October 19, 2018 - Parental education associated with increased family health care spending
October 19, 2018 - New statistical method estimates long- and short-term risk of recurrence of breast cancer in US women
October 19, 2018 - Father’s exposure to nicotine may cause cognitive deficits in descendants
October 19, 2018 - Could we prevent Alzheimer’s disease by treating herpes?
October 19, 2018 - Nurse-led care can be more successful in managing gout
October 19, 2018 - Trump administration, pharma exchange verbal volleys on drug-price transparency
October 19, 2018 - Duke researchers find way to detect blood doping in athletes
October 19, 2018 - Many primary care doctors are still prescribing sedative drugs for older adults
October 19, 2018 - Finger length can predict sexuality in women say researchers
October 19, 2018 - Study finds differences in side-effects experienced by male and female OG cancer patients
October 19, 2018 - Dysfunction of single gene leads to miscarriages
October 19, 2018 - Few Seniors Who Self-Harm Referred for Mental Health Care
October 19, 2018 - Don’t sweat the sweet stuff
October 19, 2018 - URMC researchers discover new approach to deliver therapeutics to the brain
New technology could make prosthetic use more intuitive and reliable

New technology could make prosthetic use more intuitive and reliable

image_pdfDownload PDFimage_print

Researchers have developed new technology for decoding neuromuscular signals to control powered, prosthetic wrists and hands. The work relies on computer models that closely mimic the behavior of the natural structures in the forearm, wrist and hand. The technology could also be used to develop new computer interface devices for applications such as gaming and computer-aided design (CAD).

The technology has worked well in early testing but has not yet entered clinical trials – making it years away from commercial availability. The work was led by researchers in the joint biomedical engineering program at North Carolina State University and the University of North Carolina at Chapel Hill.

Current state-of-the-art prosthetics rely on machine learning to create a “pattern recognition” approach to prosthesis control. This approach requires users to “teach” the device to recognize specific patterns of muscle activity and translate them into commands – such as opening or closing a prosthetic hand.

“Pattern recognition control requires patients to go through a lengthy process of training their prosthesis,” says He (Helen) Huang, a professor in the joint biomedical engineering program at North Carolina State University and the University of North Carolina at Chapel Hill. “This process can be both tedious and time-consuming.

“We wanted to focus on what we already know about the human body,” says Huang, who is senior author of a paper on the work. “This is not only more intuitive for users, it is also more reliable and practical.

“That’s because every time you change your posture, your neuromuscular signals for generating the same hand/wrist motion change. So relying solely on machine learning means teaching the device to do the same thing multiple times; once for each different posture, once for when you are sweaty versus when you are not, and so on. Our approach bypasses most of that.”

Instead, the researchers developed a user-generic, musculoskeletal model. The researchers placed electromyography sensors on the forearms of six able-bodied volunteers, tracking exactly which neuromuscular signals were sent when they performed various actions with their wrists and hands. This data was then used to create the generic model, which translated those neuromuscular signals into commands that manipulate a powered prosthetic.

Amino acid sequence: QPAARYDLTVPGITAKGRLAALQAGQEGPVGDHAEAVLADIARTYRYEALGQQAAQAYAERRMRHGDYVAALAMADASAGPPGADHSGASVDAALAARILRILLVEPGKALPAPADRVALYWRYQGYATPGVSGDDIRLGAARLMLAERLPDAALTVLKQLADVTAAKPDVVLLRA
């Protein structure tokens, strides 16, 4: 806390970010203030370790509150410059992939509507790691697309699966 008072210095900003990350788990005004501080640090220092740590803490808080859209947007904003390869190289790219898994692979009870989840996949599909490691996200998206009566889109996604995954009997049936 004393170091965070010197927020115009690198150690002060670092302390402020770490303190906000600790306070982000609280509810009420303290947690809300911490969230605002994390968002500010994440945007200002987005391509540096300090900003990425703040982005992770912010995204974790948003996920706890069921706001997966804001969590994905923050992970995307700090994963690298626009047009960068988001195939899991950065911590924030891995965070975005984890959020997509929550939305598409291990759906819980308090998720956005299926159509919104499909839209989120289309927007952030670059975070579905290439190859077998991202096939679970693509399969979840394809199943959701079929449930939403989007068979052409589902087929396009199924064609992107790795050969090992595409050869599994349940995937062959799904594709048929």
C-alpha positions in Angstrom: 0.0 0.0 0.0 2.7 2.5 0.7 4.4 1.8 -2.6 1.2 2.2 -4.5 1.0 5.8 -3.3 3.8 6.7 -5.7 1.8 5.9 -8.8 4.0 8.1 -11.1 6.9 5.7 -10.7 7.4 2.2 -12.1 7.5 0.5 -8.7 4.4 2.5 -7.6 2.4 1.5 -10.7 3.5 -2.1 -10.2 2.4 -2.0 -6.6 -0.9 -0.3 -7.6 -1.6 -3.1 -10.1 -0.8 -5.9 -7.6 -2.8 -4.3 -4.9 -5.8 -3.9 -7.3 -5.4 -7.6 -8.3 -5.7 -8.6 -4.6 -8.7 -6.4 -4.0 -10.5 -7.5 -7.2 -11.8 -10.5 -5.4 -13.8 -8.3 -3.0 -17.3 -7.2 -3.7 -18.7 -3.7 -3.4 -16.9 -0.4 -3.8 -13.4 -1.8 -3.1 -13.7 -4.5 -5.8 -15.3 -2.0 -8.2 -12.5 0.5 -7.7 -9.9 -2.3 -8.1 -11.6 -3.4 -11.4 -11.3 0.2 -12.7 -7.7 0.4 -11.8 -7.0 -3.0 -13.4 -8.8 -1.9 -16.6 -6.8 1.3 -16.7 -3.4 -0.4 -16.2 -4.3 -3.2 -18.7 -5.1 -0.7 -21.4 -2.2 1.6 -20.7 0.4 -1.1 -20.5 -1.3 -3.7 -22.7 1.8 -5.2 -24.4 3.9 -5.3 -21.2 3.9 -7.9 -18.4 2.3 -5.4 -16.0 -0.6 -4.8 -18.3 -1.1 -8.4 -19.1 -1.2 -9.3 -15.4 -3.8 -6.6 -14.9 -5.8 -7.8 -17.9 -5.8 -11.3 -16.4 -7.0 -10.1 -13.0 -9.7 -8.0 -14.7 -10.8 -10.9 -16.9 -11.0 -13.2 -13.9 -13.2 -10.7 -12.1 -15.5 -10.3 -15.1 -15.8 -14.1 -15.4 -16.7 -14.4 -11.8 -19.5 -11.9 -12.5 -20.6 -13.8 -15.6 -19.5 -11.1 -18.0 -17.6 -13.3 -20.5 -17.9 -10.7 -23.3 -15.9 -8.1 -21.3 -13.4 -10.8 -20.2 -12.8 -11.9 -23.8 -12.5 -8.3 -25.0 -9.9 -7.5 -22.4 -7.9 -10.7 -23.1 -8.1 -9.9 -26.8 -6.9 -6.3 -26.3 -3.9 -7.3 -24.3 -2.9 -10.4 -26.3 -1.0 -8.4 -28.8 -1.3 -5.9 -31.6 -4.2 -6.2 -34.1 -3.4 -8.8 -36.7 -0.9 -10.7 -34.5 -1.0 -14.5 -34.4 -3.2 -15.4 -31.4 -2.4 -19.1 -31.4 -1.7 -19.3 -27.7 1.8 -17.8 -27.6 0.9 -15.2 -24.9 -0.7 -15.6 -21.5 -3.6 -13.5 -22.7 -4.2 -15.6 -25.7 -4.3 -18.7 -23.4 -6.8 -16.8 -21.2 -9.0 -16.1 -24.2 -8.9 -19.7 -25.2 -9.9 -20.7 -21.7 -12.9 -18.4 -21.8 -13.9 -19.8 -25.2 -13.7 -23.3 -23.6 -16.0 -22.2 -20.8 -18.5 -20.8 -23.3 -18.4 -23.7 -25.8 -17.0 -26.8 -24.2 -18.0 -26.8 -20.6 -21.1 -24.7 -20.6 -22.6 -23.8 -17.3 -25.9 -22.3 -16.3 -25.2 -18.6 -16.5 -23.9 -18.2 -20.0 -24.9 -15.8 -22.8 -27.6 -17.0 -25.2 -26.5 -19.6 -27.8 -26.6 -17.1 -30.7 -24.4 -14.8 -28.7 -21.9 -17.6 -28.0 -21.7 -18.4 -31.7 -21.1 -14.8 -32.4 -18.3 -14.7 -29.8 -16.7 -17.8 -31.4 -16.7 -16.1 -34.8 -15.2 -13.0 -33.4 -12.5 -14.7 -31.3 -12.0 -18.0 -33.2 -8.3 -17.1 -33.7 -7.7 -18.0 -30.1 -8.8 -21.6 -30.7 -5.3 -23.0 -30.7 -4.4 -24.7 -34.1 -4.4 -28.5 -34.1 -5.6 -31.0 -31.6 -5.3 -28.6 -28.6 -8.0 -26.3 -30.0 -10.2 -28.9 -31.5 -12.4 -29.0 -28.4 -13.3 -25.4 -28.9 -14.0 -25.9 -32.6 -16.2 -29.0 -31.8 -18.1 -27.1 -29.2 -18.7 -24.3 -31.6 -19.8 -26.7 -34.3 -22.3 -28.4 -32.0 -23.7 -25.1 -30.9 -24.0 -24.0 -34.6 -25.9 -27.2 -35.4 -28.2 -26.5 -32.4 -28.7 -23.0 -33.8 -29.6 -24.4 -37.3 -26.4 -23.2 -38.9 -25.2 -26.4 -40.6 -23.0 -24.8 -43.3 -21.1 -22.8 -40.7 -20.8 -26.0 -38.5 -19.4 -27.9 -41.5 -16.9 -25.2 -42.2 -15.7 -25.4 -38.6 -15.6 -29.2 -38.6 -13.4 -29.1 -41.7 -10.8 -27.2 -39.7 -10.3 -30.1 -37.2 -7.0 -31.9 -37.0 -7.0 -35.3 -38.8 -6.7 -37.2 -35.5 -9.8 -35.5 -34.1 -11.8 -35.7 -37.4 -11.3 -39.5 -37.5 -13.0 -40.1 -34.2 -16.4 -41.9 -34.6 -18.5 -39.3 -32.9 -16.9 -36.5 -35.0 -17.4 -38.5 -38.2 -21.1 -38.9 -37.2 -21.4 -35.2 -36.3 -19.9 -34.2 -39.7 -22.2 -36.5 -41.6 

“When someone loses a hand, their brain is networked as if the hand is still there,” Huang says. “So, if someone wants to pick up a glass of water, the brain still sends those signals to the forearm. We use sensors to pick up those signals and then convey that data to a computer, where it is fed into a virtual musculoskeletal model. The model takes the place of the muscles, joints and bones, calculating the movements that would take place if the hand and wrist were still whole. It then conveys that data to the prosthetic wrist and hand, which perform the relevant movements in a coordinated way and in real time – more closely resembling fluid, natural motion.

“By incorporating our knowledge of the biological processes behind generating movement, we were able to produce a novel neural interface for prosthetics that is generic to multiple users, including an amputee in this study, and is reliable across different arm postures,” Huang says.

And the researchers think the potential applications are not limited to prosthetic devices.

“This could be used to develop computer-interface devices for able-bodied people as well,” Huang says. “Such as devices for gameplay or for manipulating objects in CAD programs.”

In preliminary testing, both able-bodied and amputee volunteers were able to use the model-controlled interface to perform all of the required hand and wrist motions – despite having very little training.

“We’re currently seeking volunteers who have transradial amputations to help us with further testing of the model to perform activities of daily living,” Huang says. “We want to get additional feedback from users before moving ahead with clinical trials.

“To be clear, we are still years away from having this become commercially available for clinical use,” Huang stresses. “And it is difficult to predict potential cost, since our work is focused on the software, and the bulk of cost for amputees would be in the hardware that actually runs the program. However, the model is compatible with available prosthetic devices.”

The researchers are also exploring the idea of incorporating machine learning into the generic musculoskeletal model.

“Our model makes prosthetic use more intuitive and reliable, but machine learning could allow users to gain more nuanced control by allowing the program to learn each person’s daily needs and preferences and better adapt to a specific user in the long term,” Huang says.

Source:

New Tech May Make Prosthetic Hands Easier for Patients to Use

About author

Related Articles